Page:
Awards are split into both “Class” (Unscripted Series, Feature/MOW, Production Reflecting Cultural Diversity) and “Craft” (Performances, Director, Screenwriter, Editor, etc.). Ceremonies are held alternately in Edmonton and Calgary with the latest ceremony taking place at Calgary’s Eaux Claire Market Cinema and hosted by Ryan Belleville.

LEO AWARDS (1999-present)

This year: July 7-9, 2023 @ Hyatt Regency Hotel, Vancouver

The lone awards ceremony on this list that I have actually attended, having covered both the 2018 and 2019 events. These lovely glass-Lion trophies have been presented by the Motion picture Arts & Sciences Foundation of British Columbia since 1999 to honour BC-based film professionals across three nights. As a working film editor, I hope to attend again as a nominee in a near-future year.

The awards are given out over three nights, usually at the Hyatt Regency Hotel in downtown Vancouver. Past hosts have included Carmen Moore, Gary Jones, Brent Butt, and Nancy Roberston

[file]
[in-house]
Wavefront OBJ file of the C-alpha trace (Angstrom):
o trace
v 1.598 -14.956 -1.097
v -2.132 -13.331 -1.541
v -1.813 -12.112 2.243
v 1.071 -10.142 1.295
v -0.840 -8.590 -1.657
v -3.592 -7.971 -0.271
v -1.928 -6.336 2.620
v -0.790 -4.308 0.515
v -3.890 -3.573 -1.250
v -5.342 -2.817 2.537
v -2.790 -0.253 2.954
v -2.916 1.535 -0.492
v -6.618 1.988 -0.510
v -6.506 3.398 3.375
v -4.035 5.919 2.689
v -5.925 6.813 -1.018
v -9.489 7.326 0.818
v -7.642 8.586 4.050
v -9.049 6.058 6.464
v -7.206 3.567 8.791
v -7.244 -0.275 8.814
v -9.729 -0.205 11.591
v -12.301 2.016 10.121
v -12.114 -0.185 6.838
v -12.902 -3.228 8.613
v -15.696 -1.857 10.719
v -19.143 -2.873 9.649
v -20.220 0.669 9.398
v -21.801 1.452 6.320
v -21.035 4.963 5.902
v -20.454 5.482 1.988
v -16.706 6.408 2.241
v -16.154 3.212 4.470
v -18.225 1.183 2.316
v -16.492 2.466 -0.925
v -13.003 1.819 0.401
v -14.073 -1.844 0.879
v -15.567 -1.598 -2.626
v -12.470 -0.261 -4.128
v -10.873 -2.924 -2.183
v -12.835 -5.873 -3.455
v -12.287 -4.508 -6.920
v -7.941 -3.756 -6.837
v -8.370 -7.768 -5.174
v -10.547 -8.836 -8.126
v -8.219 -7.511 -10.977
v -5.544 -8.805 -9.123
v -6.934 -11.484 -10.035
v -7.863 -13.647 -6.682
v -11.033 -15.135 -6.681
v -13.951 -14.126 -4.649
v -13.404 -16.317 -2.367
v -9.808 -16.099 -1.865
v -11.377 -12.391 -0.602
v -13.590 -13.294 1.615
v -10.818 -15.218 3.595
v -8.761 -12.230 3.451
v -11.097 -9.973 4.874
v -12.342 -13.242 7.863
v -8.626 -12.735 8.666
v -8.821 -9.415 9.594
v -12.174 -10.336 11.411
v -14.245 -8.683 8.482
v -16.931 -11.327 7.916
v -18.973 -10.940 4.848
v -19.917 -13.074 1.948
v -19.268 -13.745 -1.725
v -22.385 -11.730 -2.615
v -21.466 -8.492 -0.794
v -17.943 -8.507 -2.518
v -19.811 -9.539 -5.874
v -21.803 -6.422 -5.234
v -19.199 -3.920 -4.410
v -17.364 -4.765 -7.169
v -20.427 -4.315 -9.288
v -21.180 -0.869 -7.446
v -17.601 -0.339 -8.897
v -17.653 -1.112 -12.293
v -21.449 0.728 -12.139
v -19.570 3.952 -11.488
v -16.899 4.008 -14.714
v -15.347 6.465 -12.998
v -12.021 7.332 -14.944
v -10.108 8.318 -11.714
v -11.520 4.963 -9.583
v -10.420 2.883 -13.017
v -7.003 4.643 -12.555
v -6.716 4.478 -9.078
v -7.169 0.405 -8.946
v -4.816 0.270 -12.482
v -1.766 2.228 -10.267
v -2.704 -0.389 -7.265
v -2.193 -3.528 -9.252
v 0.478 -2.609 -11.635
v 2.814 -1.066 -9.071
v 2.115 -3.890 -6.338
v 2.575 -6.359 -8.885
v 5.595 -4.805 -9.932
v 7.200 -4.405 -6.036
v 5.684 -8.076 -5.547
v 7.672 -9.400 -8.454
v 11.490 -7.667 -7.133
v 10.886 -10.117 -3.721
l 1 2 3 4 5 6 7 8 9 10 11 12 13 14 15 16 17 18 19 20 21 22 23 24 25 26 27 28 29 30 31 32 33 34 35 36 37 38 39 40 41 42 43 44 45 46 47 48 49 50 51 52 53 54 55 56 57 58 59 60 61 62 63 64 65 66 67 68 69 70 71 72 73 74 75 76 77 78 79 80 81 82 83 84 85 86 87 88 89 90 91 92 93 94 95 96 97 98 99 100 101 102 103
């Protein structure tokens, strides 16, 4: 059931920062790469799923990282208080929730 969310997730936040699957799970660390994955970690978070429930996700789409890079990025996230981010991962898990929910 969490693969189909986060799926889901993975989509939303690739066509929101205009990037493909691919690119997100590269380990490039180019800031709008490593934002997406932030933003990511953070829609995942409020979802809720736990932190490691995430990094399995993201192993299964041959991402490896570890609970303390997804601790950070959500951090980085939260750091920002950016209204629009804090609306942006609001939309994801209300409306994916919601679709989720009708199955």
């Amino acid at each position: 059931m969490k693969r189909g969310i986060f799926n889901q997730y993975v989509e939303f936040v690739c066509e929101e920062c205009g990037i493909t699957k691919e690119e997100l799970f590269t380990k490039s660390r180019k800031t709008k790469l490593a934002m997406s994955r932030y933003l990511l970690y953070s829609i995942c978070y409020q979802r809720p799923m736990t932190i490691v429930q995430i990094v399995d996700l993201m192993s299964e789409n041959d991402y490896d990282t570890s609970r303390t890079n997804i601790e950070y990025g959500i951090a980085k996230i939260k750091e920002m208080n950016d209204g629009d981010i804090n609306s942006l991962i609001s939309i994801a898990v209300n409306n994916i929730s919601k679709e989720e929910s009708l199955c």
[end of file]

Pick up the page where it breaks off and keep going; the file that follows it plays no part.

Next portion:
The Crafts

CSC AWARDS (1957-present)

This year: May 6, 2023 @ Arcadian Court, Toronto

The longest continually running awards on this list, the CSC awards honour the craft of cinematography across a multitude of forms including Theatrical features, Dramatic Series, Half-Hour Series, Music Videos, and Commercials.

Ceremonies have taken place at venues such as Westin Harbour Castle and the Sheraton Centre Hotel in Toronto and have been hosted by Carolyn Wong, Rick Roberts, and Sheila McCarthy.


This year: Monday, April 24, 2023 @ Koerner Hall, Toronto

Initially dubbed the “Canadian Screenwriting Awards”, these pencil-encircled globes have been given out to the folks whom without, no other filmmaking craft may proceed: the humble screenwriter.

Categories include not only the usual Feature, MOW/Mini-series, and Dramatic TV, but also awards for Preschool and Children’s programming as well. Almost exclusively housed at Toronto’s Koerner Hall, the ceremony has been hosted by Ryan Belleville, Gavin Crawford, and will be presented this year by Vance Banzo.

CCE AWARDS (2011-present)

This year: May 15, 2023 @ the Delta Hotel, Toronto